In Simon v. Healthways Inc, 2015 WL 1568230 (C.D.Cal. 2015), Judge O’Connell refused to stay a TCPA blast-fax class action based on the Primary Jurisdiction Doctrine.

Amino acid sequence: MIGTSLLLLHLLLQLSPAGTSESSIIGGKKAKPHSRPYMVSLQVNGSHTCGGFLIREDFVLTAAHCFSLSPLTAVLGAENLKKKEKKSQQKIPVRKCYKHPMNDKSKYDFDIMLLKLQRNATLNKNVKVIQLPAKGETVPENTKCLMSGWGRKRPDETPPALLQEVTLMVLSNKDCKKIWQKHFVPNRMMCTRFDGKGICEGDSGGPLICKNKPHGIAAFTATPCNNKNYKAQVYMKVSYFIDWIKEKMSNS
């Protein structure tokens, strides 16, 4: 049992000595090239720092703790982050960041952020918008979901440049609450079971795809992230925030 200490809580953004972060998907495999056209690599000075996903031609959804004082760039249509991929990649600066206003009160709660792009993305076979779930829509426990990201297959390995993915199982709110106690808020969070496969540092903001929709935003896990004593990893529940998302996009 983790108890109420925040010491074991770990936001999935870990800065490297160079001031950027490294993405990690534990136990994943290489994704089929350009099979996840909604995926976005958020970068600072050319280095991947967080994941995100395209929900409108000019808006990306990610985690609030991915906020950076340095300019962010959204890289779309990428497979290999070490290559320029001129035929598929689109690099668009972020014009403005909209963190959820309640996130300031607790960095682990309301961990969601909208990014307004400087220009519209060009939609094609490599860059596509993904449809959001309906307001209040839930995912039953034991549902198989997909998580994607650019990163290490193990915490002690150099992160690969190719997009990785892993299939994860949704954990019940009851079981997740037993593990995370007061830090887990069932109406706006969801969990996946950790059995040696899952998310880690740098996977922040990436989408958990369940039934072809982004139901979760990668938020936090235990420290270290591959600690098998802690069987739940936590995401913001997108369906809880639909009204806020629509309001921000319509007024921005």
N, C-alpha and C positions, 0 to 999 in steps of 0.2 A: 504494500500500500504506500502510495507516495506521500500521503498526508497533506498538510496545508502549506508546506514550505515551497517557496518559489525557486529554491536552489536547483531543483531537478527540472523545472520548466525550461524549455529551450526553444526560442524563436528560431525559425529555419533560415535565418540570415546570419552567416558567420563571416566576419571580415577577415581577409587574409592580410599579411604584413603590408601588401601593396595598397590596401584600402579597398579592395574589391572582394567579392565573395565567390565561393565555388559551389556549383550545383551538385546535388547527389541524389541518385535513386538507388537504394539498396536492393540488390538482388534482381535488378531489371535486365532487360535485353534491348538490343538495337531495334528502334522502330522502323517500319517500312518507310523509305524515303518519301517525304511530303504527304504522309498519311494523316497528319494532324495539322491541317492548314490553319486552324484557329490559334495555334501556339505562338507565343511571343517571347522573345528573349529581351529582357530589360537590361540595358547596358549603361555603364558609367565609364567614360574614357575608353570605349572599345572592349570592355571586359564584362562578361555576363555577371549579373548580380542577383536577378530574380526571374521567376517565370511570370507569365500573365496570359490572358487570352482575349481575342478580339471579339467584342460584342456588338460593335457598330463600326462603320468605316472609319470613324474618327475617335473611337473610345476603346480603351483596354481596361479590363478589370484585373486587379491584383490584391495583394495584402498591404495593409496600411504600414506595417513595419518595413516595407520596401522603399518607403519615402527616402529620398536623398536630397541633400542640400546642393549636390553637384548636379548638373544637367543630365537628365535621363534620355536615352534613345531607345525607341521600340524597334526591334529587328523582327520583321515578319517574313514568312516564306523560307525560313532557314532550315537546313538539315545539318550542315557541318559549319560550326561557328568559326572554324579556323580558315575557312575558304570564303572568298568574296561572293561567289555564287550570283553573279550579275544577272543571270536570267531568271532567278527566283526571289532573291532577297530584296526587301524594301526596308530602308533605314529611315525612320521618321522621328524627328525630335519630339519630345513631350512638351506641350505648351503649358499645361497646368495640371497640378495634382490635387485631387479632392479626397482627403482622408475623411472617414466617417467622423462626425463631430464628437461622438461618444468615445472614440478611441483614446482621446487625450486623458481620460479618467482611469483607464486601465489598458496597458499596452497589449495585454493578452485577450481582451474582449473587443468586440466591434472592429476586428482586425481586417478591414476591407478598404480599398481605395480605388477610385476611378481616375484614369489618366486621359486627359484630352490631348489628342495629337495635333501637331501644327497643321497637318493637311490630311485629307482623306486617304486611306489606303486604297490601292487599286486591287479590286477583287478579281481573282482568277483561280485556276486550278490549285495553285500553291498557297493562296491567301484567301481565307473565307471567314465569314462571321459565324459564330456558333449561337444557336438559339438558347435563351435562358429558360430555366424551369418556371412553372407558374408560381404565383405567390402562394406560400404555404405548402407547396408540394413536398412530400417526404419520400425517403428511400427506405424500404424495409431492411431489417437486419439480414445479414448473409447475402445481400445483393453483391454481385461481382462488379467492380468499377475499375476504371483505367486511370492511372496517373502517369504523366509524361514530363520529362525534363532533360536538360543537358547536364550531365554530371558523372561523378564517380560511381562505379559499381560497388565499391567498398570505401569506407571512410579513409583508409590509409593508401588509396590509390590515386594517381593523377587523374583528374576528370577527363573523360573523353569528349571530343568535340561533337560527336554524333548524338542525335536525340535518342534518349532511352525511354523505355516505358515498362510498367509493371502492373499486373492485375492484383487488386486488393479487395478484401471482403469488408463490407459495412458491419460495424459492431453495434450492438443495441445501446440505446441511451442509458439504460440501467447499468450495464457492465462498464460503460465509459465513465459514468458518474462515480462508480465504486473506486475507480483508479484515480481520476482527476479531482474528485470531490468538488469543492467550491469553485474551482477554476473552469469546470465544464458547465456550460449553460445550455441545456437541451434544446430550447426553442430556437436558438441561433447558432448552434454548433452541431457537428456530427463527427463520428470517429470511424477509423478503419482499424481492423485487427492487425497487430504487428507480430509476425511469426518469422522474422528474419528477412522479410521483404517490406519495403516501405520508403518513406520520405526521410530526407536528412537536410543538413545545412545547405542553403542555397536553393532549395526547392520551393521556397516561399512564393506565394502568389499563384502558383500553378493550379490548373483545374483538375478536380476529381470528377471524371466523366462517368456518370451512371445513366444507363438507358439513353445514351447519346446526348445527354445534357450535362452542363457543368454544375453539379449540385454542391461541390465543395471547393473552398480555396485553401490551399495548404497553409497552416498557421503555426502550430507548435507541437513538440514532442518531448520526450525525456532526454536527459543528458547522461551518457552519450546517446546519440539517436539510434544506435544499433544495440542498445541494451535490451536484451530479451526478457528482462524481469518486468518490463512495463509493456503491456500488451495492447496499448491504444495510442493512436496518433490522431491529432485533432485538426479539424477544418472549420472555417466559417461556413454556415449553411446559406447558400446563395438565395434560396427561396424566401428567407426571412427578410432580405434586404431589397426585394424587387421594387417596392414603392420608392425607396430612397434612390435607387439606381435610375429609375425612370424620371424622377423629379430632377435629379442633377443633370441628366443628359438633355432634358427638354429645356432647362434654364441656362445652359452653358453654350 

To begin. Defendants argue that the Court should stay these proceedings in accordance with the primary jurisdiction doctrine due to the FCC’s recent clarification that solicited faxes must provide opt-out notice. The primary jurisdiction doctrine allows courts to stay proceedings when the court determines that a claim implicates technical and policy questions that should first be addressed by the appropriate regulatory authority. Clark v. Time Warner Cable, 523 F.3d 1110, 1114 (9th Cir.2008). The doctrine is not intended to enable courts to “secure expert advice,” but should only be used if a claim “requires resolution of an issue of first impression, or of a particularly complicated issue that Congress has committed to a regulatory agency, and if protection of the integrity of a regulatory scheme dictates preliminary resort to the agency which administers the scheme.” Id. (internal citations and quotation marks omitted). . . .First, although the FCC has the authority to define “prior express permission” or “prior express invitation,” this is not an issue of first impression. In fact, the FCC has previously examined this term. . . Second, this is not an issue that requires technical expertise beyond the Court’s conventional experience. Indeed, following the FCC’s recent decision, multiple courts have concluded that disputes over prior express permission are appropriate for judicial resolution. See, e.g., Physicians Healthsource, Inc. v. Doctor Diabetic Supply, LLC, No. 12–22330–CIV, 2014 WL 7366255, at *2–3 (S.D.Fla. Dec. 24, 2014) (certifying class despite indication that defendant would seek a waiver because defendant had presented no evidence of prior express permission); True Health Chiropractic Inc. v. McKesson Corp., No. 13–cv–02219–JST, 2014 WL 6707594, at *2 (N.D.Cal. Nov. 25, 2014) (holding that resolution of whether the named plaintiffs provided consent to receive faxes from the defendants is a factual issue that requires litigation, not a stay); Around the World Travel, Inc. v. Unique Vacations, Inc., No. 14–cv–12589, 2014 WL 6606953, at *3 (E.D.Mich. Nov. 19, 2014) (considering the primary jurisdiction doctrine and finding that continuing with the litigation and discovery were more appropriate even though the parties disputed the issue of prior express permission).  Finally, this is not the type of claim that requires uniformity of administration or the need to establish a national rule. To the contrary, the FCC recognized in its decision that waiver requests must be determined on a case-by-case basis. (See Dkt. No. 36 at 19 n. 102 (“[W]e note that all future waiver requests will be adjudicated on a case-by-case basis and do not prejudge the outcome of future waiver requests in this Order.”).). While the Court acknowledges the potential for inconsistent rulings between the FCC and this Court, this action is in its infancy; there is no basis to believe that after discovery on this issue there will remain a substantial risk of inconsistent rulings. Accordingly, the Court finds application of the doctrine of primary jurisdiction to be inappropriate in this case.